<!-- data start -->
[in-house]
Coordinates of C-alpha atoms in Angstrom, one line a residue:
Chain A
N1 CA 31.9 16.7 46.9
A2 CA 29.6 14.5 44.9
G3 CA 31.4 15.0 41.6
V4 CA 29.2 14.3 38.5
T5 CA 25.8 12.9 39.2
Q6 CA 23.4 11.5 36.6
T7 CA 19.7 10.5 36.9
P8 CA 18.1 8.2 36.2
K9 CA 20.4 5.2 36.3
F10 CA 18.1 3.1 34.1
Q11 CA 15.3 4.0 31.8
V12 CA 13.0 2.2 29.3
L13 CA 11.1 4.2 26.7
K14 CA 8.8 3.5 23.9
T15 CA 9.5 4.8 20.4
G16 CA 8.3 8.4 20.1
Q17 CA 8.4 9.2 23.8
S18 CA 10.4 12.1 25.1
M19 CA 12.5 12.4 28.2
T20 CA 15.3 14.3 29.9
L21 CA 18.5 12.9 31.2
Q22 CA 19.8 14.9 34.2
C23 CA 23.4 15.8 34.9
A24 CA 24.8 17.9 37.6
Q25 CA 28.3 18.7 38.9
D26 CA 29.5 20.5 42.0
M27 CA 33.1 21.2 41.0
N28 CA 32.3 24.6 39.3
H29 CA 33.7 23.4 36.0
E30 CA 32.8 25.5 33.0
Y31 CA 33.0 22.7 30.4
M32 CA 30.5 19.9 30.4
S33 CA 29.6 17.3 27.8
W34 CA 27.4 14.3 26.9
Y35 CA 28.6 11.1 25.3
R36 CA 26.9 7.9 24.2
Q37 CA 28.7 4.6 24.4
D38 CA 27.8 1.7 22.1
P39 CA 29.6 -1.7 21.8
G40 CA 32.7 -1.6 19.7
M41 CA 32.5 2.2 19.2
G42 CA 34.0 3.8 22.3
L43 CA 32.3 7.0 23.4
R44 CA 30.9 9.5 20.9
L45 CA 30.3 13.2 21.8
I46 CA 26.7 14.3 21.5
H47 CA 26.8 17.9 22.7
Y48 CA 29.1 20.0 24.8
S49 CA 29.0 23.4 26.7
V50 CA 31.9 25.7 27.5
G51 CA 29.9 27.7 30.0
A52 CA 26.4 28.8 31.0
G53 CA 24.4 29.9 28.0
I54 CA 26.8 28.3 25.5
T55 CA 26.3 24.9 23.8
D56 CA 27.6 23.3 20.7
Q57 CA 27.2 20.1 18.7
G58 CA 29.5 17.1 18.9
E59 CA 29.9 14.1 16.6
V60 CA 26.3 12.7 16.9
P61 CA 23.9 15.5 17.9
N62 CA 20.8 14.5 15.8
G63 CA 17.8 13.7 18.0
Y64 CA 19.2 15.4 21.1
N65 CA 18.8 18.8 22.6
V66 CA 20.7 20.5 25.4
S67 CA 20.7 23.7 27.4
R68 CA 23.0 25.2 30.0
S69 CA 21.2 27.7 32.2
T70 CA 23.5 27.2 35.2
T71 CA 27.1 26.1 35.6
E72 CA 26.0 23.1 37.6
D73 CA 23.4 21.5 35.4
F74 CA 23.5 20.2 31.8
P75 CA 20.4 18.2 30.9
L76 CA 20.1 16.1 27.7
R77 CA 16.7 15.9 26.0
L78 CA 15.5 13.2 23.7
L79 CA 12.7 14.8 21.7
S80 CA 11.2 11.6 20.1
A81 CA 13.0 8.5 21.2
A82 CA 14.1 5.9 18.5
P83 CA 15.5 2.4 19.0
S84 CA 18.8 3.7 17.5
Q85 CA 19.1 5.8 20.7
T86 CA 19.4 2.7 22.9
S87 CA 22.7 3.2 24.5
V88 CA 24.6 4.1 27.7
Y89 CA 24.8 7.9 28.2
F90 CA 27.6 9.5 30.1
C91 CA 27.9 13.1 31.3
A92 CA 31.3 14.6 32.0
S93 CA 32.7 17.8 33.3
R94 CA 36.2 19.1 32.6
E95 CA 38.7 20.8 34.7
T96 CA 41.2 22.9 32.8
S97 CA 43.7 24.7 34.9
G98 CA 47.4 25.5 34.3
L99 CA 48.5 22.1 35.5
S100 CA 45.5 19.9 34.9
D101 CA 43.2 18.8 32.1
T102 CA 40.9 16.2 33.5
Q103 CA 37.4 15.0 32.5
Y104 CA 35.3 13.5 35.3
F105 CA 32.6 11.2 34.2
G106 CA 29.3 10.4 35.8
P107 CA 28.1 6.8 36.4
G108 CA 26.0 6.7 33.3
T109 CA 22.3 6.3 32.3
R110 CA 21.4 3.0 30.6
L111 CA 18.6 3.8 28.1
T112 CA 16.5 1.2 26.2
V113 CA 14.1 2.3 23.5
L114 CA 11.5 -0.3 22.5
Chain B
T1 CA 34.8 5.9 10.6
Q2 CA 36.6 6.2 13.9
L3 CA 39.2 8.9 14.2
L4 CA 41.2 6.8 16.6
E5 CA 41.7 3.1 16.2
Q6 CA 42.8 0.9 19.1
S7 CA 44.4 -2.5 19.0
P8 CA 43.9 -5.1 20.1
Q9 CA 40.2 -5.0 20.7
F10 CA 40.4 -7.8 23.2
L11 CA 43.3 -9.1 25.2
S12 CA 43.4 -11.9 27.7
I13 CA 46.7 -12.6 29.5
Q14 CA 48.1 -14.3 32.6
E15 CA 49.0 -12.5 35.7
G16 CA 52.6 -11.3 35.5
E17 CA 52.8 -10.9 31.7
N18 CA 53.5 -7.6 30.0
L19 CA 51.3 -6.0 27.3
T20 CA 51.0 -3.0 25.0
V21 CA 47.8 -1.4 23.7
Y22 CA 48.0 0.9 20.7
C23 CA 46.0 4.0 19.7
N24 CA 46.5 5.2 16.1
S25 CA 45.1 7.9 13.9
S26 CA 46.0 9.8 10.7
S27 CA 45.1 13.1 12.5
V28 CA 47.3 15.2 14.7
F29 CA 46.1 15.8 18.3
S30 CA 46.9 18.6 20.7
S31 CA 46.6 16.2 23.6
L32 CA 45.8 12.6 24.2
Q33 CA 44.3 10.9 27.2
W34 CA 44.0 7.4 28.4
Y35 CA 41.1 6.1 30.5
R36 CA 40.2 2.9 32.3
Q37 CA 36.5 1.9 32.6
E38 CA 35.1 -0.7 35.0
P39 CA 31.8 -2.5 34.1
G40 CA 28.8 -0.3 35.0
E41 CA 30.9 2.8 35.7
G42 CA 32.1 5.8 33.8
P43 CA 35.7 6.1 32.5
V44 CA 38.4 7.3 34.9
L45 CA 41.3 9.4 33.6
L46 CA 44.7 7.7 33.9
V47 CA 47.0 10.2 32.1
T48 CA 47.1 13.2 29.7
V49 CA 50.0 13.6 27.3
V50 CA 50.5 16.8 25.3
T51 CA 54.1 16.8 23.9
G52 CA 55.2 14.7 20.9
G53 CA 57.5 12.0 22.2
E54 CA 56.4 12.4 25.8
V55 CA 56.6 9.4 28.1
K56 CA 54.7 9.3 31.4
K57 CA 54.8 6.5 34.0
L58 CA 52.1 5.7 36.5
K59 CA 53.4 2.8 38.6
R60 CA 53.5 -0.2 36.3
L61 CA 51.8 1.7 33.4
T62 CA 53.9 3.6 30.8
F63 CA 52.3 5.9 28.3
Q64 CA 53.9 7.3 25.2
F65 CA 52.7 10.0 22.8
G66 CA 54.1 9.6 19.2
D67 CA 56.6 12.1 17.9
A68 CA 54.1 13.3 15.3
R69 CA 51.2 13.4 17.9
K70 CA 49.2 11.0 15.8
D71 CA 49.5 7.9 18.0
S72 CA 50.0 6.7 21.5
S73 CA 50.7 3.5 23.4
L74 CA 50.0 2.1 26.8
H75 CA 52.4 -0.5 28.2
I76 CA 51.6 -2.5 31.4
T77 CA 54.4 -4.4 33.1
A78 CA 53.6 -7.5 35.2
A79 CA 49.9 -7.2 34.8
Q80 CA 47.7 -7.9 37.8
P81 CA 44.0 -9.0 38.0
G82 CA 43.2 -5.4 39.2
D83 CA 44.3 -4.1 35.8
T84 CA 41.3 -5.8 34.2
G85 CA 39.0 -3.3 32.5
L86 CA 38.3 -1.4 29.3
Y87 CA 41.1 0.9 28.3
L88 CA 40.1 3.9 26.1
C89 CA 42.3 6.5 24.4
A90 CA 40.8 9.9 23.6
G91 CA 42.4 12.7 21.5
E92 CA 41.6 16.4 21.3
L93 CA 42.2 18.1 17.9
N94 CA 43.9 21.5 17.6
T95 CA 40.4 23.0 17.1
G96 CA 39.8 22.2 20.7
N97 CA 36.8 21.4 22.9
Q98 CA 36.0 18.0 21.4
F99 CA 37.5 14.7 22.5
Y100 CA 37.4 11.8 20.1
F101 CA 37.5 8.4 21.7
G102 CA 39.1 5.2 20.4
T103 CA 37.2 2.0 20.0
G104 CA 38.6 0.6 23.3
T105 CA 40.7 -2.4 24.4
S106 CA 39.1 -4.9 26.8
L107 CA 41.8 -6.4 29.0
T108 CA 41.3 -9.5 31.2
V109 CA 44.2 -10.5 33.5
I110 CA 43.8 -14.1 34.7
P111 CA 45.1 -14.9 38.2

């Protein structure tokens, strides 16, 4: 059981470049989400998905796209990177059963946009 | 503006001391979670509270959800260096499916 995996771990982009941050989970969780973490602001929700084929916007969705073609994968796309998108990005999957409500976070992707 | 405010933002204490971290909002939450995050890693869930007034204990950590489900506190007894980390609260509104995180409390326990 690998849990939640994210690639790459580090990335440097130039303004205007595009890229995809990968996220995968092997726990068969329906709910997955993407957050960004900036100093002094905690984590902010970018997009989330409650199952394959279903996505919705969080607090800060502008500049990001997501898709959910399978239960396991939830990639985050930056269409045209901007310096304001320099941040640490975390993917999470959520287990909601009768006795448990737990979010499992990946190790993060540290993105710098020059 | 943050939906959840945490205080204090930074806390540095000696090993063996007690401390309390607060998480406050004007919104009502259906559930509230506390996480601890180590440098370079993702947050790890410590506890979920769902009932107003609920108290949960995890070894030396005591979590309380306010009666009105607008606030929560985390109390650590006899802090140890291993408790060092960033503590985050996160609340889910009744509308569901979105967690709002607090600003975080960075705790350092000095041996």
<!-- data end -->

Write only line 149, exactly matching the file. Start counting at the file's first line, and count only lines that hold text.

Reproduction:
S31 CA 46.6 16.2 23.6